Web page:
The temperature in the kittening room should be approximately 85 degrees during the delivery and for at least a week afterward, when it can then be reduced to about 80 degrees for 3-4 weeks, and finally 70 degrees thereafter. Keep a wall thermometer in the room to monitor the temperature.

It is important to remember that placing these are only suggestions you make to your pregnant cat, as she will ultimately choose the place she feels the safest and most comfortable for her delivery. Placing the three or four boxes in different places gives your cat more choices and allows her to decide which one she likes best. Kittening boxes are commercially available, but they can also be made from cardboard, wood, or plastic storage containers you have right at home. When choosing a kittening box, please remember the following:

  1. The box should be approximately 2 feet square or a little smaller, depending on the size of the cat, and should have a door on one side that the mother cat can easily walk through without having to jump.
  2. If using a plastic container, make sure the lid can be removed for cleaning and to observe the kittens. Check cardboard boxes for staples or other sharp or dangerous objects, and make sure the boxes weren't used for packing harmful substances. The top flaps of the boxes should be able to loosely fold over to offer privacy.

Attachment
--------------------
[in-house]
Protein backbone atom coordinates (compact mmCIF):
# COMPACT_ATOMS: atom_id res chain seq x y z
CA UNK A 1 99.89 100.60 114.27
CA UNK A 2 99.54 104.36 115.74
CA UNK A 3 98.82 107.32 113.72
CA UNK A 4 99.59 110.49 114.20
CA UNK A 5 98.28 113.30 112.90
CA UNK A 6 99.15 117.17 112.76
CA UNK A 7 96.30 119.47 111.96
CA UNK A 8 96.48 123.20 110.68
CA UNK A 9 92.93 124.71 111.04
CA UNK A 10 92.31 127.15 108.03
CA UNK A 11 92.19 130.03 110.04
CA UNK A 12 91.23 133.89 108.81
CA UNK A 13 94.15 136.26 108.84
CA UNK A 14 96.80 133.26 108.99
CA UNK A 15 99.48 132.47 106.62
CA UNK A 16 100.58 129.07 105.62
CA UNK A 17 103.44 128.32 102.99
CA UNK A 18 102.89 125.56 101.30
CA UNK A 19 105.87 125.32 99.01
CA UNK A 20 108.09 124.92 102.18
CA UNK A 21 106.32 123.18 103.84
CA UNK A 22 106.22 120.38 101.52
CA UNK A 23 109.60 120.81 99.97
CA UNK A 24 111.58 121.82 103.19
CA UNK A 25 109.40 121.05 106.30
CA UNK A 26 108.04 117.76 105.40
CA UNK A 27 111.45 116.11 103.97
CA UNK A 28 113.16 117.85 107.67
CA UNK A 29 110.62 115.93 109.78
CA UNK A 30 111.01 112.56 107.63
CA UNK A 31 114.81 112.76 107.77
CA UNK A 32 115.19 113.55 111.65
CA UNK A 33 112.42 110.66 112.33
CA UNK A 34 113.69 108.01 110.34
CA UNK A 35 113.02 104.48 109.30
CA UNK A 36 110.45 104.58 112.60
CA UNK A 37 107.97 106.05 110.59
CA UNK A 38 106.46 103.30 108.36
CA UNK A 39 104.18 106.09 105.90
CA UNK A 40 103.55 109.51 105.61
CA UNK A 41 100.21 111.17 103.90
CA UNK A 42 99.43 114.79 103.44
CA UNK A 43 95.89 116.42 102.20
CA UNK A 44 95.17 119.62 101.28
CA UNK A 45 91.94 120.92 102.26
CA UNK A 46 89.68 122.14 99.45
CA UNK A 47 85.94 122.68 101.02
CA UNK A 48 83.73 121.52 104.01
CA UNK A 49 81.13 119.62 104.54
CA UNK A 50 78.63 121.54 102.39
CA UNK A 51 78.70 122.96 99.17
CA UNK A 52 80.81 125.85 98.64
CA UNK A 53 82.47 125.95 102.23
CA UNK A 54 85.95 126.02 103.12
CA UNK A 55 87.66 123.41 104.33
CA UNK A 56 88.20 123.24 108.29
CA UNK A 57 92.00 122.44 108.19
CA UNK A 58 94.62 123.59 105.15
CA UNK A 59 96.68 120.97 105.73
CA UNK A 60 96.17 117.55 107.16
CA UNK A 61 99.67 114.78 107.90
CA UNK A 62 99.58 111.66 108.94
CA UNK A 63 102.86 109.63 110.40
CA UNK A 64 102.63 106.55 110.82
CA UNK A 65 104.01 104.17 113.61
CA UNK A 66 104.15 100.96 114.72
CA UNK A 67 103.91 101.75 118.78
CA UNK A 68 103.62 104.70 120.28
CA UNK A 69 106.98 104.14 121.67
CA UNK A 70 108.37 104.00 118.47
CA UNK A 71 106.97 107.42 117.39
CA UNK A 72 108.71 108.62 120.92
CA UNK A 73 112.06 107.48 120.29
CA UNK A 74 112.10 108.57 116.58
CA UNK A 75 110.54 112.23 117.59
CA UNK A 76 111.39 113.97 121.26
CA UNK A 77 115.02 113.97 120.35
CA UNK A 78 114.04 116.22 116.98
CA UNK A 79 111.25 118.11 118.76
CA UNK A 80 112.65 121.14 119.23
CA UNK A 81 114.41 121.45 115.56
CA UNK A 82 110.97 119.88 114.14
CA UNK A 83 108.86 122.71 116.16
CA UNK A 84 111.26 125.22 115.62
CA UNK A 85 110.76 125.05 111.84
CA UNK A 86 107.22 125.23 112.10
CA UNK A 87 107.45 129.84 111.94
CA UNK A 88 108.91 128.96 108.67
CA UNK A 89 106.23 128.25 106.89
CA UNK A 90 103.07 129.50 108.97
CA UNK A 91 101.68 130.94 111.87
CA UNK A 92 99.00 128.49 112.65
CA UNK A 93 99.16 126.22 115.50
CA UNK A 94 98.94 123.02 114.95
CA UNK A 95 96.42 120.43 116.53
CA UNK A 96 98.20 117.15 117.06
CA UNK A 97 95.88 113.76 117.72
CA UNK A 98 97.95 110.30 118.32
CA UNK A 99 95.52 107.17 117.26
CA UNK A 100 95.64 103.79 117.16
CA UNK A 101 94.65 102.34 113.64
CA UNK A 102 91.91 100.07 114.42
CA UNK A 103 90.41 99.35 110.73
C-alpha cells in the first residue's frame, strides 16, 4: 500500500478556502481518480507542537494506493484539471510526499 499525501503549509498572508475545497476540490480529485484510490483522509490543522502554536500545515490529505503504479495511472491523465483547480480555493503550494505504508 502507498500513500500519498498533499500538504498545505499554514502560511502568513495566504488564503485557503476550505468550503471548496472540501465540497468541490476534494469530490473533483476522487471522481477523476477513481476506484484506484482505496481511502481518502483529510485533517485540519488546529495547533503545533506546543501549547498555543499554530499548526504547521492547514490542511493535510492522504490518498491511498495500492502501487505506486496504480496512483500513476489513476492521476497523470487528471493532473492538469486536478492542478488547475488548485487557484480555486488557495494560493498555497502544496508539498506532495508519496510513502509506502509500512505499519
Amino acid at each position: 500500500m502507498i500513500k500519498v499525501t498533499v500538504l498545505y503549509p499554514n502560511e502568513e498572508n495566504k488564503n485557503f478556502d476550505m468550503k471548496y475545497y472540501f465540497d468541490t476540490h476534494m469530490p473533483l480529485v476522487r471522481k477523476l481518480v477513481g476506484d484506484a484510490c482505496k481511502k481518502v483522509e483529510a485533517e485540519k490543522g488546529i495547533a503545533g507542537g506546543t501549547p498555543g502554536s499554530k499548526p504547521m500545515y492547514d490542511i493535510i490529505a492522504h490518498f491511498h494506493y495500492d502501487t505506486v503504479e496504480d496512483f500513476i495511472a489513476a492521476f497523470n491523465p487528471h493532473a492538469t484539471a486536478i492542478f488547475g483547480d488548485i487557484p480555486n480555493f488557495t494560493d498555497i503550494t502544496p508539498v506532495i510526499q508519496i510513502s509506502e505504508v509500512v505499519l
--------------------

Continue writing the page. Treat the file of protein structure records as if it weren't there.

3. Line the kittening box with tight-weave (not terry cloth) towels, artificial fleece blankets. Some clean, soft kitchen towels make the ideal bedding for your pregnant cat's kittening box. Crumple them up and place them in the bottom of the box. Don't count on using the towels again. This is perhaps the messiest part of cat pregnancy and birth. You should not use newspaper for the bedding as this contains printing ink with chemical solvents which can negatively affect your cat's health, and especially her kittens' health. If you don't have spare towels, you could also use an inexpensive shelf lining paper for the kittening box. You can crumple some paper to form a soft bed on the bottom of the box.
  4. Do not place the kittening box too near a direct source of heat, as this can draw the kittens away from their mother and toward the heat source.
  5. Put two holes in each box. One hole should be on the side and be big enough to allow your pregnant cat easy access. The other hole is smaller and is for you to observe your pregnant feline during and after labor.

Your cat will ultimately only use one box at a time, but you'll want to place the three or four kittening boxes in different locations to allow your feline to choose her favorite. You'll also want to save the extra boxes in case the first box becomes too soiled for the kittens. If this is your first cat pregnancy and birth, you may want to consult your veterinarian for additional information and helpful tips.

Is your cat pregnant, or did she recently give birth? Please share any other beneficial tips you found were helpful in making the process as comfortable and relaxed for "mommy cat" to give birth.

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1 Response

  1. dani says:

    There is a stray cat that comes around my mother's house just to eat and then she takes off. My mother and another neighbor thinks she is pregnant? I've never owned a female cat so how can I tell if she is pregnant by looking at her.